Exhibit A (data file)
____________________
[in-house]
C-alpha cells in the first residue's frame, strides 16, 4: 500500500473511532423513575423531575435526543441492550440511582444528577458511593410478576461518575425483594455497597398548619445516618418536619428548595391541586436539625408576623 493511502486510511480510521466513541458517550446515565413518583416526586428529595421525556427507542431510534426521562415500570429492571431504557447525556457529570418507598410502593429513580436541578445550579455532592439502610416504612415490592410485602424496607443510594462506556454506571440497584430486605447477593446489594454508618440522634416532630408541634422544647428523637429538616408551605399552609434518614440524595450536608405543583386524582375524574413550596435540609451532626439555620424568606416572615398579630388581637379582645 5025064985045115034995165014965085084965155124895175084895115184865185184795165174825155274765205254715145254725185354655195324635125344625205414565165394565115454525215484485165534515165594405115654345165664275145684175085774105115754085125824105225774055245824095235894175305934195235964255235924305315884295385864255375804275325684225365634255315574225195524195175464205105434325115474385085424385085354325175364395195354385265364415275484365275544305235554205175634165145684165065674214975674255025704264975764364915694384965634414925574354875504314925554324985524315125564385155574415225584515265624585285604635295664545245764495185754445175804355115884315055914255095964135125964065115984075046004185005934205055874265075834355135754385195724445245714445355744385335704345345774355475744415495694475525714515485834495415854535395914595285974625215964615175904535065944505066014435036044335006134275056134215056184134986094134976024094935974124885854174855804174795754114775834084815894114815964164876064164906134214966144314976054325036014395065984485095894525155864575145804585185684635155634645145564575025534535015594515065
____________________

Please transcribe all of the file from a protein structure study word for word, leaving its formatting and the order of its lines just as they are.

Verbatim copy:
[in-house]
C-alpha cells in the first residue's frame, strides 16, 4: 500500500473511532423513575423531575435526543441492550440511582444528577458511593410478576461518575425483594455497597398548619445516618418536619428548595391541586436539625408576623 493511502486510511480510521466513541458517550446515565413518583416526586428529595421525556427507542431510534426521562415500570429492571431504557447525556457529570418507598410502593429513580436541578445550579455532592439502610416504612415490592410485602424496607443510594462506556454506571440497584430486605447477593446489594454508618440522634416532630408541634422544647428523637429538616408551605399552609434518614440524595450536608405543583386524582375524574413550596435540609451532626439555620424568606416572615398579630388581637379582645 5025064985045115034995165014965085084965155124895175084895115184865185184795165174825155274765205254715145254725185354655195324635125344625205414565165394565115454525215484485165534515165594405115654345165664275145684175085774105115754085125824105225774055245824095235894175305934195235964255235924305315884295385864255375804275325684225365634255315574225195524195175464205105434325115474385085424385085354325175364395195354385265364415275484365275544305235554205175634165145684165065674214975674255025704264975764364915694384965634414925574354875504314925554324985524315125564385155574415225584515265624585285604635295664545245764495185754445175804355115884315055914255095964135125964065115984075046004185005934205055874265075834355135754385195724445245714445355744385335704345345774355475744415495694475525714515485834495415854535395914595285974625215964615175904535065944505066014435036044335006134275056134215056184134986094134976024094935974124885854174855804174795754114775834084815894114815964164876064164906134214966144314976054325036014395065984485095894525155864575145804585185684635155634645145564575025534535015594515065